Sunday, October 7, 2012


 A sound bit of advice resides in the adage advising us to withhold judgment on a person until we have walked a mile in that person’s moccasins.

If there were to be some award given for making such judgments with no attempt at greater understanding, you’d have a shelf of trophies, your justification being your experience in various landscapes where behavior has run from the mere egotistical to the greedy, the needy, and the desperate.  You find it helpful to have the attitude of acceptance about this tendency of yours, otherwise you’d have to find ways of coming to terms with it and learning to live with it.

Worse yet, you’d have to put brakes on your impatience and quickness to judge, which is another way of saying you’d have to repress long held tendencies, producing the equivalent anomaly of a passive-aggressive Buddhist

On balance, the notion of the metaphorical walk in another person’s shoes—living his or her circumstances—is not only not a bad idea, it is a profitable one.  You use it nearly every time you  compose fiction or nonfiction.

What better way to create a character than the exhilarating journey of travel within that individual’s psyche, knowing what he or she wants, how the character anticipates achieving the goal? Wondering all the while how the character feels about his or her core being.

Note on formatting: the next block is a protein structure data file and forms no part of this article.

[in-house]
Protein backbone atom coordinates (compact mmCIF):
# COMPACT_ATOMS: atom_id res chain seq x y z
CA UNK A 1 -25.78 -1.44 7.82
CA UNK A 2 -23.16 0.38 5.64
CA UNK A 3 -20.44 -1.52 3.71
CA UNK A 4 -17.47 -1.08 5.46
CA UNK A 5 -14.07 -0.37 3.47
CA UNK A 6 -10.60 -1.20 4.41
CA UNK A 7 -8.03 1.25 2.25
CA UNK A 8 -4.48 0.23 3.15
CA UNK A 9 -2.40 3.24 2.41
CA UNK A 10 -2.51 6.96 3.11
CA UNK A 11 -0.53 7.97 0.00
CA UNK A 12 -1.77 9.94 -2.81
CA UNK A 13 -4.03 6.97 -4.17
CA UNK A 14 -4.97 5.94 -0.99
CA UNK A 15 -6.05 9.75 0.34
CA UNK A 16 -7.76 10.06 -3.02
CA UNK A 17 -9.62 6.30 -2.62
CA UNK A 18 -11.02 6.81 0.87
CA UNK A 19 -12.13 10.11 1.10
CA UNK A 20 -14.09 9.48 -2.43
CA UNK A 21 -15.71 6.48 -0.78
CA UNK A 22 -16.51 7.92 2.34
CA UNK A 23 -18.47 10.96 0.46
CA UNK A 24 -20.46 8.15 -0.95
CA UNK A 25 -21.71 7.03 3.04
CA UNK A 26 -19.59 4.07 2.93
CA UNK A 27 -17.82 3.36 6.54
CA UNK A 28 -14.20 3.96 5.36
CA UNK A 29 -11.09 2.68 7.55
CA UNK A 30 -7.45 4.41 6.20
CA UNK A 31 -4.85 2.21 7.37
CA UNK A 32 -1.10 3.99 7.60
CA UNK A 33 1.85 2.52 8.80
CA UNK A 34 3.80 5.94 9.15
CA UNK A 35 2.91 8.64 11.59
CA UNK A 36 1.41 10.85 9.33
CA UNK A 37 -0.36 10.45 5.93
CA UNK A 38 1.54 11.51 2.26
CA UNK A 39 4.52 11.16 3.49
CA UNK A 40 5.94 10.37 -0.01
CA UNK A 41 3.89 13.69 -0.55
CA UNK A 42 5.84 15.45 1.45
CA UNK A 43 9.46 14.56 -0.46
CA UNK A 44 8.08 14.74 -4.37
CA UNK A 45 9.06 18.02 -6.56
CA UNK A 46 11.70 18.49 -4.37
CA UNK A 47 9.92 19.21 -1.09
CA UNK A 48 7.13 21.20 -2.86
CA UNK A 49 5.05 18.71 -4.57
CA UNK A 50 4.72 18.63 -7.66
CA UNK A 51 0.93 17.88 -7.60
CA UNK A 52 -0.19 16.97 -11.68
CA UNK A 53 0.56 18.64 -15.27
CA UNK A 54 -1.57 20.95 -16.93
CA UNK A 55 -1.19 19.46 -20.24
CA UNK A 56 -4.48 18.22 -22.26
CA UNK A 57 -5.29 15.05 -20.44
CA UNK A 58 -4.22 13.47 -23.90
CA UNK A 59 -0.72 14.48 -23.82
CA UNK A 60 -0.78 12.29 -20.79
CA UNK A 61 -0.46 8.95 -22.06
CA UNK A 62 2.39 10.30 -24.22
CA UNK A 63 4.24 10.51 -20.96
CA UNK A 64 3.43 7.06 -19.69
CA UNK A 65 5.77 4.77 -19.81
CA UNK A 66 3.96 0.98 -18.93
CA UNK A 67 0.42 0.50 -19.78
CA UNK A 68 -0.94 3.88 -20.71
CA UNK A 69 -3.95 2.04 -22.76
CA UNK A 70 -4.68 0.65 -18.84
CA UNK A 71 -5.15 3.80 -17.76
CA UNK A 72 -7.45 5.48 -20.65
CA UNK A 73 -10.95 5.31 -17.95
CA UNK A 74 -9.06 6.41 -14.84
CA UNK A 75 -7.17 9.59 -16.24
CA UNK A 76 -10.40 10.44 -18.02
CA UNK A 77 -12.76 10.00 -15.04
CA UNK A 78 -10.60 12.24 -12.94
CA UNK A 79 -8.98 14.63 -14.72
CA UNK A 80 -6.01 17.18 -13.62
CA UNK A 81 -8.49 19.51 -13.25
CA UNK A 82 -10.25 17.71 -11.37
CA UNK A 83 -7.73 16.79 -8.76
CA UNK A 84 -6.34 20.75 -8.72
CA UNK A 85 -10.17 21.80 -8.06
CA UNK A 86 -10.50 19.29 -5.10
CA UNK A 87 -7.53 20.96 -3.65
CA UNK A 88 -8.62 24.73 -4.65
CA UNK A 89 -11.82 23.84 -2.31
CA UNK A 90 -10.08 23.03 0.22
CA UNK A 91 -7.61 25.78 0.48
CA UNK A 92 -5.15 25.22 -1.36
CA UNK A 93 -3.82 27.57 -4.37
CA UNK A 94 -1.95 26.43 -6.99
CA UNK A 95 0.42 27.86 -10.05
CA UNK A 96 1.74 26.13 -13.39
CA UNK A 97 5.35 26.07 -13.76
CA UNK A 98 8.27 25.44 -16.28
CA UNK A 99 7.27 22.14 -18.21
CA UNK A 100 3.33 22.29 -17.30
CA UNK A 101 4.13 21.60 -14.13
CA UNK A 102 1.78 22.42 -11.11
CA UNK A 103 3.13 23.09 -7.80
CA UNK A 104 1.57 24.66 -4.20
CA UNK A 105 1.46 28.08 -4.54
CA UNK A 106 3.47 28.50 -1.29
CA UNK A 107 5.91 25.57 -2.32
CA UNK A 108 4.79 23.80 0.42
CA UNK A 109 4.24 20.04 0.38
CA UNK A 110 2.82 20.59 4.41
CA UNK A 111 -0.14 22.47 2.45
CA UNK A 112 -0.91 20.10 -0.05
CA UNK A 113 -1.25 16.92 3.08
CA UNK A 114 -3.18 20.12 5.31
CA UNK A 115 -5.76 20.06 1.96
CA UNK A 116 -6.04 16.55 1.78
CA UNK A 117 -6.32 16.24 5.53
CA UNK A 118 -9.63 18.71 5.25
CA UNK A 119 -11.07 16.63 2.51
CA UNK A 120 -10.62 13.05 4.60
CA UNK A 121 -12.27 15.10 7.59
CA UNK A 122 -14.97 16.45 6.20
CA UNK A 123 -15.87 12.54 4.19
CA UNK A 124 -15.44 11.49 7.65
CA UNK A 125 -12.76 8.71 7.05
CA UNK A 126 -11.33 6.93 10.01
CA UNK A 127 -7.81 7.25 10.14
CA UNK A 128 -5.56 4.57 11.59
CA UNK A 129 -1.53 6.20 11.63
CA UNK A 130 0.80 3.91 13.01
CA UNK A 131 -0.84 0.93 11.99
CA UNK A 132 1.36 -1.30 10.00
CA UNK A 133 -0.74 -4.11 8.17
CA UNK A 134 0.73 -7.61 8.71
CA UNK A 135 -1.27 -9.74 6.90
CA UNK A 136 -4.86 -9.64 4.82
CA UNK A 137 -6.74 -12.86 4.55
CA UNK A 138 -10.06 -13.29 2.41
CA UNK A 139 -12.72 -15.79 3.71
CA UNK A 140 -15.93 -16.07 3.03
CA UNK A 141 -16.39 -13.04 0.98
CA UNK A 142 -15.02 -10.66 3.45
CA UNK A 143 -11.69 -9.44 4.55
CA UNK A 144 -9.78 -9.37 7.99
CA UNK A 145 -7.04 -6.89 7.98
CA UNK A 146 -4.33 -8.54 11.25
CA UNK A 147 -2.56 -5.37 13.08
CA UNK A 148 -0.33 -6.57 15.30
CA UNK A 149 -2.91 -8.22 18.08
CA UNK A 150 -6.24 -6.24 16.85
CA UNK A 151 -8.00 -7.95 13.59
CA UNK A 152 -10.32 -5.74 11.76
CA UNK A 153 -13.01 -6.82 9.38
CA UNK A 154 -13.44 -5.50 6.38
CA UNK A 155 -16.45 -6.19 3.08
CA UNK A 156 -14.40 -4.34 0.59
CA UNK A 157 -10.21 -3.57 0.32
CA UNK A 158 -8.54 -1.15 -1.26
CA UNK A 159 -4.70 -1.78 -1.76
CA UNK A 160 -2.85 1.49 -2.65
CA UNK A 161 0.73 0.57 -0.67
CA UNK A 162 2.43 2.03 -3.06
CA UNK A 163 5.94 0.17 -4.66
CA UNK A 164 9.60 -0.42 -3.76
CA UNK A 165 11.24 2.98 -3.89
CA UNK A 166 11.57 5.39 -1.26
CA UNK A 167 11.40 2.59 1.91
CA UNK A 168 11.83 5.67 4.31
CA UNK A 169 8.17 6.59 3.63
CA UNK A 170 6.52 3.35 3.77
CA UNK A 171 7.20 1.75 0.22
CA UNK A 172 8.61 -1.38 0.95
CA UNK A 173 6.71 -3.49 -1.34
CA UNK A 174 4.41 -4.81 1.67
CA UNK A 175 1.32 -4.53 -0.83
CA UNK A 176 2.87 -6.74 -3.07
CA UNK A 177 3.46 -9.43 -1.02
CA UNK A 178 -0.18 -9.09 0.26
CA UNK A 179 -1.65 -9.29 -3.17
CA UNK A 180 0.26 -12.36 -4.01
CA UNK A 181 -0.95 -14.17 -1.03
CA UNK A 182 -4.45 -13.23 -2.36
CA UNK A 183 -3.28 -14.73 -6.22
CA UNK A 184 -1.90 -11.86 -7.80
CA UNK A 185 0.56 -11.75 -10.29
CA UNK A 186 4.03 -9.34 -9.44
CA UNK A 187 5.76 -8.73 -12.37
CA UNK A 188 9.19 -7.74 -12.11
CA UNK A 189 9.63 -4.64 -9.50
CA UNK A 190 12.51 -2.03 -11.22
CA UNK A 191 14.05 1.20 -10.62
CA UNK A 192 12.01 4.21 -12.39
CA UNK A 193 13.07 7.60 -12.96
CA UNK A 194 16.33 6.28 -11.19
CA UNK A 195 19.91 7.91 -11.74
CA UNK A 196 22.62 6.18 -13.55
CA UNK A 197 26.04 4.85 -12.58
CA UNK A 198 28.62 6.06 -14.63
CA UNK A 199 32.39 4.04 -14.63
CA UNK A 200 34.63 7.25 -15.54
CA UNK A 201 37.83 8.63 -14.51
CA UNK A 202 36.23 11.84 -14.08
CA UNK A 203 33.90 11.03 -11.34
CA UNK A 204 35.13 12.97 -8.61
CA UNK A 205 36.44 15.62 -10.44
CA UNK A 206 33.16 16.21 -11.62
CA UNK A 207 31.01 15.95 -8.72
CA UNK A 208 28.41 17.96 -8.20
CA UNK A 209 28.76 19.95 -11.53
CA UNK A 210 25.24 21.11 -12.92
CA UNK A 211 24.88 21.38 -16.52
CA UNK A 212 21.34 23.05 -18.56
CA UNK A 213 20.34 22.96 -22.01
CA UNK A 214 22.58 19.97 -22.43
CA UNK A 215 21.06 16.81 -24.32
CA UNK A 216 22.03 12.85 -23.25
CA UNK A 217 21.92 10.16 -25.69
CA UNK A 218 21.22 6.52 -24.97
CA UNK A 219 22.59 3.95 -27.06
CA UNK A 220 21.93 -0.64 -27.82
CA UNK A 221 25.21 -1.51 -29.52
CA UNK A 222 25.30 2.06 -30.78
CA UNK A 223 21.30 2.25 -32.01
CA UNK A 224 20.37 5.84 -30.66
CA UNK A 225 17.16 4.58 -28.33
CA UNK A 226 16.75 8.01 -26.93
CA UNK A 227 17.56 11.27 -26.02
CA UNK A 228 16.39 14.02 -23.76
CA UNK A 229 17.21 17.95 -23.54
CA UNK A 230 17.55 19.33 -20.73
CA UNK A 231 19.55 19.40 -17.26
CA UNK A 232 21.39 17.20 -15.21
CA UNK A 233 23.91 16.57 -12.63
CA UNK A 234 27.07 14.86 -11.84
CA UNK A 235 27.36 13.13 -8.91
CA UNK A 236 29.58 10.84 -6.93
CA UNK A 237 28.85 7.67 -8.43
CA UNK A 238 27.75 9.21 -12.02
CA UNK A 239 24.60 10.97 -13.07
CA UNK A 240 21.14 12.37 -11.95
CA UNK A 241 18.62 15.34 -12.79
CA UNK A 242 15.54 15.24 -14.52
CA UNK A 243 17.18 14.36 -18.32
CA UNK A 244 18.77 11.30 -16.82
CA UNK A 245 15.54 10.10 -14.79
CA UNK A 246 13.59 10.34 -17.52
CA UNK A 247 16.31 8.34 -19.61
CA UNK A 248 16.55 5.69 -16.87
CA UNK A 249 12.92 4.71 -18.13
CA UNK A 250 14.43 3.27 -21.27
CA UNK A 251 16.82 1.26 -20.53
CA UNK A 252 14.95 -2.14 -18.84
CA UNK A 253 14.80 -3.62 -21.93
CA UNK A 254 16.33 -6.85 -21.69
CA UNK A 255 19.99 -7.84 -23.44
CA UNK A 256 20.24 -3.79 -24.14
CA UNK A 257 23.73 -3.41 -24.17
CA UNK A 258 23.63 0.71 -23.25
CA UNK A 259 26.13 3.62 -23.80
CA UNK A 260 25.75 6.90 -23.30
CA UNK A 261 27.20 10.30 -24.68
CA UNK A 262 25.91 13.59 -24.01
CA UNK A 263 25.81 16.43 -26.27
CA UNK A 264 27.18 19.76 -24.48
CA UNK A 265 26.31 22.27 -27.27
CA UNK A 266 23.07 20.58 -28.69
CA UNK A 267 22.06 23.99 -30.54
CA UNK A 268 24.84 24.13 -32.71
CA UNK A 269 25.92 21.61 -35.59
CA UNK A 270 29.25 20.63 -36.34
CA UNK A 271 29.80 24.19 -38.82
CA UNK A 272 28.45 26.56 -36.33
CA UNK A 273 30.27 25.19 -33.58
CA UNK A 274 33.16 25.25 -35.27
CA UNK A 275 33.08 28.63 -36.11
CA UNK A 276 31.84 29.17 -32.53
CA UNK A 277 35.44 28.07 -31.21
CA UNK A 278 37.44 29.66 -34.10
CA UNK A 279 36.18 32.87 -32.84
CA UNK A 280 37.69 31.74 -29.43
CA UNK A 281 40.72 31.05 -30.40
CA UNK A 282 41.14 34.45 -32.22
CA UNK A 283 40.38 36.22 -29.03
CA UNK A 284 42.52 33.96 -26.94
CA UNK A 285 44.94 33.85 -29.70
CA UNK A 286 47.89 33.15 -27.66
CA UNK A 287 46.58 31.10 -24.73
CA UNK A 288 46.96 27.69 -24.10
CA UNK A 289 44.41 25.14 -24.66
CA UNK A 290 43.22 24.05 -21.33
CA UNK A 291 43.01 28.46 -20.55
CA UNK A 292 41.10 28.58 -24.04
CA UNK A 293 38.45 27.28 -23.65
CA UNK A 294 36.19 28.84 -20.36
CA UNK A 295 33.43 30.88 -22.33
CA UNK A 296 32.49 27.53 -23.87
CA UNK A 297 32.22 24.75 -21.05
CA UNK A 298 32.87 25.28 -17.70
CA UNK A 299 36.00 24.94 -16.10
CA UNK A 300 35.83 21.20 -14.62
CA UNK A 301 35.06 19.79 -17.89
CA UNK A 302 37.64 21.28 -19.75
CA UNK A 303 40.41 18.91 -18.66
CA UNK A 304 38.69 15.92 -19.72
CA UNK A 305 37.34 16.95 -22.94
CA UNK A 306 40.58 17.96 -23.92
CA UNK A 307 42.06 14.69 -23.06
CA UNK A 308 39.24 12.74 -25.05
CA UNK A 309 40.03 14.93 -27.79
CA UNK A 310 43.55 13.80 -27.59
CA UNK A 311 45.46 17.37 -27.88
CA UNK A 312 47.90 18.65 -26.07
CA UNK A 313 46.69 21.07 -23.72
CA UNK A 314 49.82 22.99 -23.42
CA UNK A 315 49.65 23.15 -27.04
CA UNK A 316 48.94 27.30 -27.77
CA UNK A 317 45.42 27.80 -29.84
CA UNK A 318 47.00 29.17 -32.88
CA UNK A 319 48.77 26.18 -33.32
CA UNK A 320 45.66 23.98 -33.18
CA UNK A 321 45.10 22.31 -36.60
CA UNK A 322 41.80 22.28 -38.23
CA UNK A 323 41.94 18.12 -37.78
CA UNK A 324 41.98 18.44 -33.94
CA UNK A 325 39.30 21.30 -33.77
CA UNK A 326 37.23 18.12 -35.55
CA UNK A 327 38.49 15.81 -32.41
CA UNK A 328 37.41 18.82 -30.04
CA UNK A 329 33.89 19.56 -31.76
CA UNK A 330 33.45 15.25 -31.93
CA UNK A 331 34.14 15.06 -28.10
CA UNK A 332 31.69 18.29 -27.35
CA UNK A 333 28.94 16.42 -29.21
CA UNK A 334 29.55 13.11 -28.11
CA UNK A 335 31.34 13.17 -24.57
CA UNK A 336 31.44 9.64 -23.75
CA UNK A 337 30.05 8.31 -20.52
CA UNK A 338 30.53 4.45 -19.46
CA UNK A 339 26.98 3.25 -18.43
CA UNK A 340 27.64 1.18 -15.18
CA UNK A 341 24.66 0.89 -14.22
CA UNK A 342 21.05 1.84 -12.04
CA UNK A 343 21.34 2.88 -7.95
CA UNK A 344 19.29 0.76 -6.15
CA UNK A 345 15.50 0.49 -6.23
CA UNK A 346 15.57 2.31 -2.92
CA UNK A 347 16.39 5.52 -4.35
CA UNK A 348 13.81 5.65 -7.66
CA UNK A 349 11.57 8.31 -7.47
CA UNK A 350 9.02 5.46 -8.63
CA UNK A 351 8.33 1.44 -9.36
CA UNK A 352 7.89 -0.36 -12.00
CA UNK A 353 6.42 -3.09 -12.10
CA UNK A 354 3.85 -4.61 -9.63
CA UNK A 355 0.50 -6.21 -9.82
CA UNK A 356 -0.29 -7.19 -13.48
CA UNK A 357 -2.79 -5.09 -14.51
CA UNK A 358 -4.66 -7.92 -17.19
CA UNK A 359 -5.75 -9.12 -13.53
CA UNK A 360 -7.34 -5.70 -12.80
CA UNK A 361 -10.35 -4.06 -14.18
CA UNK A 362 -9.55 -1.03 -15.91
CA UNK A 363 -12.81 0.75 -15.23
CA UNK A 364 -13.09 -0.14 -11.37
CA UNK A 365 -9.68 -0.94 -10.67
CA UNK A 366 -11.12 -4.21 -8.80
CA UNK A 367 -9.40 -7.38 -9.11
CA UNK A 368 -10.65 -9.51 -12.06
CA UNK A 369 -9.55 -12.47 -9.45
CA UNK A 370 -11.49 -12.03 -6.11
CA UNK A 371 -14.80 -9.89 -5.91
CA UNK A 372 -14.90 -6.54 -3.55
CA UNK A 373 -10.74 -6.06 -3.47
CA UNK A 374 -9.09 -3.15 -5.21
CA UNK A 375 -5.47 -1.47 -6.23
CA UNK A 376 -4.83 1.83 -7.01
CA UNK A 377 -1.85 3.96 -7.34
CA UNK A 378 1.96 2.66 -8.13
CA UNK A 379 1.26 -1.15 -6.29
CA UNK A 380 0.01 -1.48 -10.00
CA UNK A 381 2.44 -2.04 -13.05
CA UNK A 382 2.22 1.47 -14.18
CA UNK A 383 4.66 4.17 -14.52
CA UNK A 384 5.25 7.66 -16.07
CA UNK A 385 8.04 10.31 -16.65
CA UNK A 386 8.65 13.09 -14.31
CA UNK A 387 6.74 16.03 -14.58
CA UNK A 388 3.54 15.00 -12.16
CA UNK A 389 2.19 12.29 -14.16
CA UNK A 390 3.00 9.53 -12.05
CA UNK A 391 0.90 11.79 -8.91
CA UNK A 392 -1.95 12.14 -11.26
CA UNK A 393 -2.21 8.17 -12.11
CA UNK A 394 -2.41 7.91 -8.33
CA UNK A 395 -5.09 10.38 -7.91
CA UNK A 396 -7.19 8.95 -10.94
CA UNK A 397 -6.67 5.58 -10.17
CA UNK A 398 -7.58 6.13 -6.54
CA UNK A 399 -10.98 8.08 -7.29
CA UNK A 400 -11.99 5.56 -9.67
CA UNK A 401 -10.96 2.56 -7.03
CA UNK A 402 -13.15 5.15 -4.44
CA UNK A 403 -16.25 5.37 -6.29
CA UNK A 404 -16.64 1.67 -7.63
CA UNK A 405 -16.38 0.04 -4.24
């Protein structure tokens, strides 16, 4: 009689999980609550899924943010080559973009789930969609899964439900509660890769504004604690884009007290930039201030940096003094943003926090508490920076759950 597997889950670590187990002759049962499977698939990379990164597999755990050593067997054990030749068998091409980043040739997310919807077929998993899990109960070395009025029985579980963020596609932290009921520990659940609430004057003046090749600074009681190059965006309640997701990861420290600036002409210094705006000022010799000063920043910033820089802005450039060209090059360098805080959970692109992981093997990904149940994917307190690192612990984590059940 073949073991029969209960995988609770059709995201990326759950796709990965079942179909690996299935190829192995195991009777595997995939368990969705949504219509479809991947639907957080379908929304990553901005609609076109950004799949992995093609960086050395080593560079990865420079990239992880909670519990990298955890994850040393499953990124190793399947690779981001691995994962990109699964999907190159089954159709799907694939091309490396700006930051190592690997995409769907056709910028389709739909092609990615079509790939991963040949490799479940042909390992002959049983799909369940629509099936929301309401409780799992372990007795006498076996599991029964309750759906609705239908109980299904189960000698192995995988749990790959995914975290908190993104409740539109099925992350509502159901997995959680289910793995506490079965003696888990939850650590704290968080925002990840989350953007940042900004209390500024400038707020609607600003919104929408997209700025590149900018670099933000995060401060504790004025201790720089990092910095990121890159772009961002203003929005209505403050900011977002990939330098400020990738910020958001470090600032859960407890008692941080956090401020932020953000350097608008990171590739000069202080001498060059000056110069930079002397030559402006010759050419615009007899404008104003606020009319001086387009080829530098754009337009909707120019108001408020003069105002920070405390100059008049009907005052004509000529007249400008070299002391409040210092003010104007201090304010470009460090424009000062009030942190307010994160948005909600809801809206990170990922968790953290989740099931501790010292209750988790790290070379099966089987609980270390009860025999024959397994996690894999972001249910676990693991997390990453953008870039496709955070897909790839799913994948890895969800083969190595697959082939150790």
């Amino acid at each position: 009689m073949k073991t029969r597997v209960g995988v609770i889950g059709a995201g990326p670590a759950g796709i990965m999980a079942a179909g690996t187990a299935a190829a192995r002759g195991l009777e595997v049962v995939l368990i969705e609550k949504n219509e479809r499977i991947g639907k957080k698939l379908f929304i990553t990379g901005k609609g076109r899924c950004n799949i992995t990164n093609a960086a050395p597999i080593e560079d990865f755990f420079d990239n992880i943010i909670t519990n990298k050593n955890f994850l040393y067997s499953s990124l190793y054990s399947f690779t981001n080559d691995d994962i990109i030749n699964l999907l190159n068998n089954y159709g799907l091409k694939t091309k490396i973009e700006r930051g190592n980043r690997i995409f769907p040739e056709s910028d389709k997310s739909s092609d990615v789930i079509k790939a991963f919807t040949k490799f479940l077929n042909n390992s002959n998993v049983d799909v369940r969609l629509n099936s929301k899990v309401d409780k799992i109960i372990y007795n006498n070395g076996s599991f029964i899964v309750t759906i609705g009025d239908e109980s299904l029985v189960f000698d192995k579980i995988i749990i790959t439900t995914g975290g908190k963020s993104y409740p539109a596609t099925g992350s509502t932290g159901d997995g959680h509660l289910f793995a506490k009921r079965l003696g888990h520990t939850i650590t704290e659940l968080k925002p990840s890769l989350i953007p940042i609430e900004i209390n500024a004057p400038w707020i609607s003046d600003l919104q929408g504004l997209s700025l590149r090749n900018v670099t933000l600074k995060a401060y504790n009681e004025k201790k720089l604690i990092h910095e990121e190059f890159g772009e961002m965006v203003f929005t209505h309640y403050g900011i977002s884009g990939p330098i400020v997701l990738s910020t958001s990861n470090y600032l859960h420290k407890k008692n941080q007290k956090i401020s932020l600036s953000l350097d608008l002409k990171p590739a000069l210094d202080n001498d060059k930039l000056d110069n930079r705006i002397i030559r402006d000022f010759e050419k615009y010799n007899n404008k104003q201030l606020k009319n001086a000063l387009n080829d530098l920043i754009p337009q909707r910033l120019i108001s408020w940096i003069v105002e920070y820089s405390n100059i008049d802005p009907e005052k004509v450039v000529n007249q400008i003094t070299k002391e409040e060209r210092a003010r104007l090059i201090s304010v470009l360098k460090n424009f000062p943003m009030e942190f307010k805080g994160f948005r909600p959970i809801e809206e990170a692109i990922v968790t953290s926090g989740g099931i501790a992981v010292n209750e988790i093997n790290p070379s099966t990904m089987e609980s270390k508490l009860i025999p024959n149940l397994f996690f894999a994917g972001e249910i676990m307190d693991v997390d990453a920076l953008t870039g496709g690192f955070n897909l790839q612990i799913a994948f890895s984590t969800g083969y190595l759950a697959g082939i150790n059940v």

For works of nonfiction, even reviews or personal essays, there is the need to think about who the narrator is.  The narrator is you, of course, but which you, the moderate, the bombast, the political you? Which effect are you after in producing the material?  How do you intend the material to be seen?

An essay or review—even one of those small, compact jobs of a hundred words or so,  should in some way leave a fingerprint of the narrator, thus even those words are in moccasins, however tight and pinching at the instep.

There are, to be sure, a number of individuals you see in the warp and weft of your life who bring you no joy or even chemistry, thus they become excellent armatures about which to wrap certain character traits that might become interesting and useful.

Going to work on such individuals as characters, you have to reach a point of liking them enough to feel some admiration for the bad behavior you are about to involve them in.  When you see these persons in real life, your attitude toward them has undergone subtle change.  Having liked him or her as characters, you approach them as though you like them, and the whole process of getting no joy or chemistry from them begins once again.

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